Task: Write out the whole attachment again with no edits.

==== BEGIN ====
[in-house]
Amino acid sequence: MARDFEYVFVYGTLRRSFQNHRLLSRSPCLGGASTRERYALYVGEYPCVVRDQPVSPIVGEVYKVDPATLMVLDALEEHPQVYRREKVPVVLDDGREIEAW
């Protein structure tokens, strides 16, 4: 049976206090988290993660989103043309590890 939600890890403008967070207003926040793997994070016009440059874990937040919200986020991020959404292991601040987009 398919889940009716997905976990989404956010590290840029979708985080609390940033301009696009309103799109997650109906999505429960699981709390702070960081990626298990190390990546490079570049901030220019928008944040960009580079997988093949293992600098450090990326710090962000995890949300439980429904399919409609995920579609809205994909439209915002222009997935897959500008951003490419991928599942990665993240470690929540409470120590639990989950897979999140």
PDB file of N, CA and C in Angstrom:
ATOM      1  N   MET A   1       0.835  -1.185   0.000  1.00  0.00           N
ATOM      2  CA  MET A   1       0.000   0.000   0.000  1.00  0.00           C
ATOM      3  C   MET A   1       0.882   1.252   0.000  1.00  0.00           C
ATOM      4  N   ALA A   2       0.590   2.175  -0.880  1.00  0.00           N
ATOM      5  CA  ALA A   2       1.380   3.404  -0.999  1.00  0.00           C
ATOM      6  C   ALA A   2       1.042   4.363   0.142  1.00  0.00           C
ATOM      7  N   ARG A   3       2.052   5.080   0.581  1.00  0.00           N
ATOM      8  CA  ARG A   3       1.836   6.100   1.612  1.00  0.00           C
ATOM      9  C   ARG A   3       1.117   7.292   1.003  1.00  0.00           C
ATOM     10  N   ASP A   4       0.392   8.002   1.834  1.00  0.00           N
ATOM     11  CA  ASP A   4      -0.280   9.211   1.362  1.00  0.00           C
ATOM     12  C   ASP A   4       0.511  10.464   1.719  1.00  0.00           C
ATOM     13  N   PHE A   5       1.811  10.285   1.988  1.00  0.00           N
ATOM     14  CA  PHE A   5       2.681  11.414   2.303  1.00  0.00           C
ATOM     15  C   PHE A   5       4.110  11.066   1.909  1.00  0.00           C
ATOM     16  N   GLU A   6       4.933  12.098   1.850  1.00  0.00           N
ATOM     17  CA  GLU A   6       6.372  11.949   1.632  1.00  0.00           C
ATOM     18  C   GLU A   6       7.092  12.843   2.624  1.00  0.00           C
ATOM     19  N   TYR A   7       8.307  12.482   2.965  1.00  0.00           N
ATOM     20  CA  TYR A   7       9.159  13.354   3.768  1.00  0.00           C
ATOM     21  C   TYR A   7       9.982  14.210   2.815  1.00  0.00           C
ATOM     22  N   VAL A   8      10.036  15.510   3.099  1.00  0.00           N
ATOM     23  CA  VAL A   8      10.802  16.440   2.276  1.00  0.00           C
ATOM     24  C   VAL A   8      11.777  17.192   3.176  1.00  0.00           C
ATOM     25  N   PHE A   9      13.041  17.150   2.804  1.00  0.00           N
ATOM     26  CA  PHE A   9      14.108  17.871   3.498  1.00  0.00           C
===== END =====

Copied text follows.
[in-house]
Amino acid sequence: MARDFEYVFVYGTLRRSFQNHRLLSRSPCLGGASTRERYALYVGEYPCVVRDQPVSPIVGEVYKVDPATLMVLDALEEHPQVYRREKVPVVLDDGREIEAW
């Protein structure tokens, strides 16, 4: 049976206090988290993660989103043309590890 939600890890403008967070207003926040793997994070016009440059874990937040919200986020991020959404292991601040987009 398919889940009716997905976990989404956010590290840029979708985080609390940033301009696009309103799109997650109906999505429960699981709390702070960081990626298990190390990546490079570049901030220019928008944040960009580079997988093949293992600098450090990326710090962000995890949300439980429904399919409609995920579609809205994909439209915002222009997935897959500008951003490419991928599942990665993240470690929540409470120590639990989950897979999140």
PDB file of N, CA and C in Angstrom:
ATOM      1  N   MET A   1       0.835  -1.185   0.000  1.00  0.00           N
ATOM      2  CA  MET A   1       0.000   0.000   0.000  1.00  0.00           C
ATOM      3  C   MET A   1       0.882   1.252   0.000  1.00  0.00           C
ATOM      4  N   ALA A   2       0.590   2.175  -0.880  1.00  0.00           N
ATOM      5  CA  ALA A   2       1.380   3.404  -0.999  1.00  0.00           C
ATOM      6  C   ALA A   2       1.042   4.363   0.142  1.00  0.00           C
ATOM      7  N   ARG A   3       2.052   5.080   0.581  1.00  0.00           N
ATOM      8  CA  ARG A   3       1.836   6.100   1.612  1.00  0.00           C
ATOM      9  C   ARG A   3       1.117   7.292   1.003  1.00  0.00           C
ATOM     10  N   ASP A   4       0.392   8.002   1.834  1.00  0.00           N
ATOM     11  CA  ASP A   4      -0.280   9.211   1.362  1.00  0.00           C
ATOM     12  C   ASP A   4       0.511  10.464   1.719  1.00  0.00           C
ATOM     13  N   PHE A   5       1.811  10.285   1.988  1.00  0.00           N
ATOM     14  CA  PHE A   5       2.681  11.414   2.303  1.00  0.00           C
ATOM     15  C   PHE A   5       4.110  11.066   1.909  1.00  0.00           C
ATOM     16  N   GLU A   6       4.933  12.098   1.850  1.00  0.00           N
ATOM     17  CA  GLU A   6       6.372  11.949   1.632  1.00  0.00           C
ATOM     18  C   GLU A   6       7.092  12.843   2.624  1.00  0.00           C
ATOM     19  N   TYR A   7       8.307  12.482   2.965  1.00  0.00           N
ATOM     20  CA  TYR A   7       9.159  13.354   3.768  1.00  0.00           C
ATOM     21  C   TYR A   7       9.982  14.210   2.815  1.00  0.00           C
ATOM     22  N   VAL A   8      10.036  15.510   3.099  1.00  0.00           N
ATOM     23  CA  VAL A   8      10.802  16.440   2.276  1.00  0.00           C
ATOM     24  C   VAL A   8      11.777  17.192   3.176  1.00  0.00           C
ATOM     25  N   PHE A   9      13.041  17.150   2.804  1.00  0.00           N
ATOM     26  CA  PHE A   9      14.108  17.871   3.498  1.00  0.00           C